More than once I've
But just because I don't have a TV doesn't mean I don't watch my favorite shows in the evening.
Embedded above is the first episode of "Tudor Monastery Farm," a BBC documentary series. Historian Ruth Goodman is joined by archaeologists Peter Ginn and Tom Pinfold to make up a trio of unlikely TV stars. They show us how life was lived by poor people in the Tudor era. It wasn't all Henry VIII and his wives.
I ate that show like ice cream.
Then I moved on to "Secrets of the Castle," and watched my friends learn how to build a 13th century French castle with nothing but the materials that were available 800 years ago.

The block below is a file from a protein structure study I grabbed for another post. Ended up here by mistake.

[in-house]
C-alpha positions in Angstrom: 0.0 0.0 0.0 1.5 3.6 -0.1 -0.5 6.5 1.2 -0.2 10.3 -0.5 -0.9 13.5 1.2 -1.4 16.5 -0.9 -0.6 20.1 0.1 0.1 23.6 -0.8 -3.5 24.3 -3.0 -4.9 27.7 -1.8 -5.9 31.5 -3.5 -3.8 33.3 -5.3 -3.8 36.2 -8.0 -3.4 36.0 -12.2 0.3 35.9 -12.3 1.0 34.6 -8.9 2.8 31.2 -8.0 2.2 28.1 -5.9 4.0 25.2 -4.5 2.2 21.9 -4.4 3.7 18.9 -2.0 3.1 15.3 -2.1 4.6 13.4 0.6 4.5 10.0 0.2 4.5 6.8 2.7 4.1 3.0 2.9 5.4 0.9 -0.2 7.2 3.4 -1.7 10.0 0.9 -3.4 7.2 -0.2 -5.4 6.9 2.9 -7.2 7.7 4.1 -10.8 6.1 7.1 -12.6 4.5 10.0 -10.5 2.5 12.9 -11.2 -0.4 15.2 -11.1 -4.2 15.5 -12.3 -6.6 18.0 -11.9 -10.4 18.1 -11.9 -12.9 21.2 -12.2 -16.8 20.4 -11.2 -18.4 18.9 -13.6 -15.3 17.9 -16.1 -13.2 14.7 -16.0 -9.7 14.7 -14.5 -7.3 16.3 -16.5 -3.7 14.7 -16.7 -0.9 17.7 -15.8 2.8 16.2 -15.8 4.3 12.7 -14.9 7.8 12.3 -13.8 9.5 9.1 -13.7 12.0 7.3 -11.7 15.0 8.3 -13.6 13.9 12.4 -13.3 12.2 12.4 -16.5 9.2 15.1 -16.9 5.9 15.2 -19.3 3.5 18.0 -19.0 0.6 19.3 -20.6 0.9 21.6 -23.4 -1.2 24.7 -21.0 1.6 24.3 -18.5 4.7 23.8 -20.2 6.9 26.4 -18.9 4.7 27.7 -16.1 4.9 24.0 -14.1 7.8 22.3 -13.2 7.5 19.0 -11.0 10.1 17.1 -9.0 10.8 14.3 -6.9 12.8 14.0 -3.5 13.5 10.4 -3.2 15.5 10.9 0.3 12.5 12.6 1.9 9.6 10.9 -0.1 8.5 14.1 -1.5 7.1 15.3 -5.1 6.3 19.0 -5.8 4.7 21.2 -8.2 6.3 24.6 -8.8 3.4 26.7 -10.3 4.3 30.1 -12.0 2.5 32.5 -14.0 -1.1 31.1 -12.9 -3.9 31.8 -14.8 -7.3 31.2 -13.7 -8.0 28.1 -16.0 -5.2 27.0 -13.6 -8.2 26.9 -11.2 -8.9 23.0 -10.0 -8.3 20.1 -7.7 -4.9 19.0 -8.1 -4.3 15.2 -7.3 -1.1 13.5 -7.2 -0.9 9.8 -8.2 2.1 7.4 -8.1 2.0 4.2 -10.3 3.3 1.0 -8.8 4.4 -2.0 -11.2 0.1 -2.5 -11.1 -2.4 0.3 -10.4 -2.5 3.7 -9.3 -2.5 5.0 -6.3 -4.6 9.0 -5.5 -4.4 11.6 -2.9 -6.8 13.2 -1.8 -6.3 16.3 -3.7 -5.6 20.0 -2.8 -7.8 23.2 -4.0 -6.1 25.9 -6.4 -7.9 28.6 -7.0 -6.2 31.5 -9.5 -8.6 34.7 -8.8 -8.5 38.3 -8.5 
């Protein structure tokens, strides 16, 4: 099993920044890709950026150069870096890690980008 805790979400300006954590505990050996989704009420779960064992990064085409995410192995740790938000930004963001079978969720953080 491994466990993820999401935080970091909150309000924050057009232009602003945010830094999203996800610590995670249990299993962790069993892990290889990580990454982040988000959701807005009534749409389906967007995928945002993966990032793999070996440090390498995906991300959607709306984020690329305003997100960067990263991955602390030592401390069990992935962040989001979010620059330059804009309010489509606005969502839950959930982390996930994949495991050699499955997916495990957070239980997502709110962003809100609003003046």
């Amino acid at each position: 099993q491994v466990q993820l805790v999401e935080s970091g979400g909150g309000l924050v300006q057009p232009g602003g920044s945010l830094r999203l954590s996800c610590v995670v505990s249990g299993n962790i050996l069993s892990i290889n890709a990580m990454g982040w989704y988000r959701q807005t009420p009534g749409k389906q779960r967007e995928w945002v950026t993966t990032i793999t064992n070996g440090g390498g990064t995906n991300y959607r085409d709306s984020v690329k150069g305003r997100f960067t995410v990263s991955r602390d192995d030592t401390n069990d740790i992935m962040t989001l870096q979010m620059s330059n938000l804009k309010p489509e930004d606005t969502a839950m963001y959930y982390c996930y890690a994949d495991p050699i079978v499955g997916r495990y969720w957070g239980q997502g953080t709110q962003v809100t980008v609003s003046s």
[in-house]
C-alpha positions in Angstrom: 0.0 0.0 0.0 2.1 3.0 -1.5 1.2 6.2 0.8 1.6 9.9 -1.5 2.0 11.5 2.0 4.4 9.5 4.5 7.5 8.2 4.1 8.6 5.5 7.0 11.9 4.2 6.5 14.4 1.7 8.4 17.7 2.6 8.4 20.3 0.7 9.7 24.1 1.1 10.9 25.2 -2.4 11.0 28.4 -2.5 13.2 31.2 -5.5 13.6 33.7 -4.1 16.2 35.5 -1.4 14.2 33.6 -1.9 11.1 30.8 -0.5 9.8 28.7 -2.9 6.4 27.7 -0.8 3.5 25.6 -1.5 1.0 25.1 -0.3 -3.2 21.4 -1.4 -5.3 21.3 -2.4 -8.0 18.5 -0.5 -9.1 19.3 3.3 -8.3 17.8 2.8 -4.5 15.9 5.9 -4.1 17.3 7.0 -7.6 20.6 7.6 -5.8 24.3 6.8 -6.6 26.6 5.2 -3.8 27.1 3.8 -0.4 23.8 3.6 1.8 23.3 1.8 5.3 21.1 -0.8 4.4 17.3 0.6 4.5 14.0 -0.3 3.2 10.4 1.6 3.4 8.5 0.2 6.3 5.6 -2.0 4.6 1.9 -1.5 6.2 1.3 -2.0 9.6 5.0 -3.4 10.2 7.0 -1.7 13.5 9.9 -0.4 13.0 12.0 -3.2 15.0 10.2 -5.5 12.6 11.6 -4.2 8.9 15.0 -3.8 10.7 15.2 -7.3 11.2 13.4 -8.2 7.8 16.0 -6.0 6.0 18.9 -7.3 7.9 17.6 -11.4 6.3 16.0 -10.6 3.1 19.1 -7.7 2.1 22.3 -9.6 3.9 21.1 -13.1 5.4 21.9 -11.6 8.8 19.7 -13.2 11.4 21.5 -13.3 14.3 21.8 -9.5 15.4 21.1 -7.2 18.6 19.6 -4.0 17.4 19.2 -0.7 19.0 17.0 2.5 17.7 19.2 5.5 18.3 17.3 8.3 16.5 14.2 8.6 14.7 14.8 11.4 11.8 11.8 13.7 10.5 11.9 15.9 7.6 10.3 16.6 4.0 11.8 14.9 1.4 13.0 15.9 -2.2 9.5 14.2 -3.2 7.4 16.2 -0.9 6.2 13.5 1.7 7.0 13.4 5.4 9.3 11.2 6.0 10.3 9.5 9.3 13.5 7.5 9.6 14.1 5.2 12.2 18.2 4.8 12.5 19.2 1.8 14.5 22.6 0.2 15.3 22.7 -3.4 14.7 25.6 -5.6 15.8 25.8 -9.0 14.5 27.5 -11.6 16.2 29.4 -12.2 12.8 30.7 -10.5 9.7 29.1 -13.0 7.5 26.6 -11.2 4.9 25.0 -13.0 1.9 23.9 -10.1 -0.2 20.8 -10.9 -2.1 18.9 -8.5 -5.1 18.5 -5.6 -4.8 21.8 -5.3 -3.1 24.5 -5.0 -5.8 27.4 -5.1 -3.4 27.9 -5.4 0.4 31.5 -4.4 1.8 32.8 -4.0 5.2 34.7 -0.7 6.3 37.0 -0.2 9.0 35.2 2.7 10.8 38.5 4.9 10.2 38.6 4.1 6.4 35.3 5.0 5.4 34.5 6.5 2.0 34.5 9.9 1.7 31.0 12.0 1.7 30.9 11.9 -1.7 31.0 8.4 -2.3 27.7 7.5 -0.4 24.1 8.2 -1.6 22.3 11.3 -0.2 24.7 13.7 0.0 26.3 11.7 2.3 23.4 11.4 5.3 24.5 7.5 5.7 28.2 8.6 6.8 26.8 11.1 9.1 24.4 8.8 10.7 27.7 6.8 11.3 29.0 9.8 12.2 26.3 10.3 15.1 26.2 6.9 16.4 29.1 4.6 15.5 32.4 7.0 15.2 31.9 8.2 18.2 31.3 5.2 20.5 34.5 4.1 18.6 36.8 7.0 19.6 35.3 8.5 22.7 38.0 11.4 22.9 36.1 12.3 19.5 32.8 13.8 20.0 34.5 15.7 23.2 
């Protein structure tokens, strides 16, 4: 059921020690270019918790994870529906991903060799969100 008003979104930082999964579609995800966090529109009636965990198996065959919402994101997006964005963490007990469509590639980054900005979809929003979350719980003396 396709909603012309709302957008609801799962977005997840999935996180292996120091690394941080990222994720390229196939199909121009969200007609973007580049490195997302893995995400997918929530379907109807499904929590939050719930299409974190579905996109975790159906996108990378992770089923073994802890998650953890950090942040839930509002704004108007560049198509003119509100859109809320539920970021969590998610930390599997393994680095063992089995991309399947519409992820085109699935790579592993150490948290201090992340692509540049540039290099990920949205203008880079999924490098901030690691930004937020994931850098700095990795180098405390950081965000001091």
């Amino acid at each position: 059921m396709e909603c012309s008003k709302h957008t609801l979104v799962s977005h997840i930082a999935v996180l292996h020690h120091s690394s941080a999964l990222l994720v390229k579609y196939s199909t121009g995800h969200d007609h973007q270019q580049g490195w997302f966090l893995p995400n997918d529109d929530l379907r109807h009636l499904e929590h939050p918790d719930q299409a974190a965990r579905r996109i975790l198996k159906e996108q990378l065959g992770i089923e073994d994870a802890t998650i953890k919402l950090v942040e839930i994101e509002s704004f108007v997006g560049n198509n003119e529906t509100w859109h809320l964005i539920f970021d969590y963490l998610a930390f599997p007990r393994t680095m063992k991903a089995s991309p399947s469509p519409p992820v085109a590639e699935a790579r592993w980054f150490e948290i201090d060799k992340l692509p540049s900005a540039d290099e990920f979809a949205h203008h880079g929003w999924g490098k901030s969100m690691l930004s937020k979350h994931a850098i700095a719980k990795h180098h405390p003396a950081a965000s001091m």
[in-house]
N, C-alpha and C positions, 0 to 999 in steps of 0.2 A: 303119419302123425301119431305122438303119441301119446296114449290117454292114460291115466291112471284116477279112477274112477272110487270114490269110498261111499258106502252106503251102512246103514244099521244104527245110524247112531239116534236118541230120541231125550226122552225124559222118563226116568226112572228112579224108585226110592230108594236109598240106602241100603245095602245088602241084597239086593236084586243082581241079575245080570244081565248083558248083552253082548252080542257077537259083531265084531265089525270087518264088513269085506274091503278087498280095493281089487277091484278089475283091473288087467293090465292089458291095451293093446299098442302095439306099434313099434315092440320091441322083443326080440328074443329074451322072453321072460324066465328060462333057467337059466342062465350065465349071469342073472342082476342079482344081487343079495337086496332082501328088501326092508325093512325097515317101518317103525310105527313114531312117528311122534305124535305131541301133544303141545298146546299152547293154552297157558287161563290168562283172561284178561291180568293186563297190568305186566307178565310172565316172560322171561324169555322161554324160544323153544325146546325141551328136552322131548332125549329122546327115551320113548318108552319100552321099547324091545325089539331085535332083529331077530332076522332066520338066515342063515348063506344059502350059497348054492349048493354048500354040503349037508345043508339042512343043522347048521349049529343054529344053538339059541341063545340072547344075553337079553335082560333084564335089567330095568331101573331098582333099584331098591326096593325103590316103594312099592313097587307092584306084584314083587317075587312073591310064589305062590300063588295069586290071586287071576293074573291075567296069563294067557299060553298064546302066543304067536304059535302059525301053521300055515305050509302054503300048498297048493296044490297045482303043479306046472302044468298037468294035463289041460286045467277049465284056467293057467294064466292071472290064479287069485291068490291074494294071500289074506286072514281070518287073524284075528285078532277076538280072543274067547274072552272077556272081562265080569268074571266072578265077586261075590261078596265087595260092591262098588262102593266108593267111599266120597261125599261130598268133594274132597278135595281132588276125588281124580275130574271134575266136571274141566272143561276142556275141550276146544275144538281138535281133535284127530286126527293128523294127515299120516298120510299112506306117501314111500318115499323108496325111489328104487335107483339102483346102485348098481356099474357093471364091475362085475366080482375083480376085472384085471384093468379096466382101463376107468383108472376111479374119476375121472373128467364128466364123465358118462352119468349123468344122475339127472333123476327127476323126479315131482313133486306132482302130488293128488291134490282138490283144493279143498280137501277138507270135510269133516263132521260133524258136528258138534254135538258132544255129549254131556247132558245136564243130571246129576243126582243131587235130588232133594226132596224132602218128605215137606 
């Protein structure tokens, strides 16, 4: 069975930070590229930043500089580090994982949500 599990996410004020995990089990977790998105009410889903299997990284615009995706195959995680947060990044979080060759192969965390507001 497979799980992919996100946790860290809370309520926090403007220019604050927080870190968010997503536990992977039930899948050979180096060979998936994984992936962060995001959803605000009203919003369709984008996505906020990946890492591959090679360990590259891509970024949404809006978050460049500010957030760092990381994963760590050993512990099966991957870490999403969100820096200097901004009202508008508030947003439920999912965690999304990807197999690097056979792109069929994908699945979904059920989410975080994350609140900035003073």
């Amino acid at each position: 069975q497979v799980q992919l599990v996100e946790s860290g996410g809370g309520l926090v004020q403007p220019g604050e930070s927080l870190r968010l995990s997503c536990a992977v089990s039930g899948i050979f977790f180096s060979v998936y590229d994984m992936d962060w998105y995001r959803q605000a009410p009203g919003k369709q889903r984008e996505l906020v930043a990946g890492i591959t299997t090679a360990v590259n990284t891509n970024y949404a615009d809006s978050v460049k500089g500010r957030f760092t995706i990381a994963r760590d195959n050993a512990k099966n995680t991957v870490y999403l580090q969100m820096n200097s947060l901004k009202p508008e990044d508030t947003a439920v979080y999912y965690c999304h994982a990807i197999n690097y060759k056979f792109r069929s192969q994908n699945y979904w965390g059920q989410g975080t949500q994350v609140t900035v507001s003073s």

With popular "historical" TV, films and fiction about England and France we often learn about royalty and politics, but rarely do we get a view of the common people. It might have been all fancy balls and intrigue at court, but most other places it was just plain work.
Now I'm watching Tales from the Green Valley, shot on a 16th century Welsh farm. It's apparent that this show was done earlier than the first two because Tom isn't in it. Peter is younger and for some reason they're calling him "Fonz."
After this I'll move on to "Victorian Farm," then "Edwardian Farm," then maybe "WWII Farm," which doesn't interest me quite as much. But Ruth, Tom, Peter and their guest stars—thatchers, pig experts, millers, stonemasons, etc.—are enthusiastic, charming and real, and I will follow my new favorite stars anywhere, even to the muddy fields of the mid-20th century.
This is my kind of TV.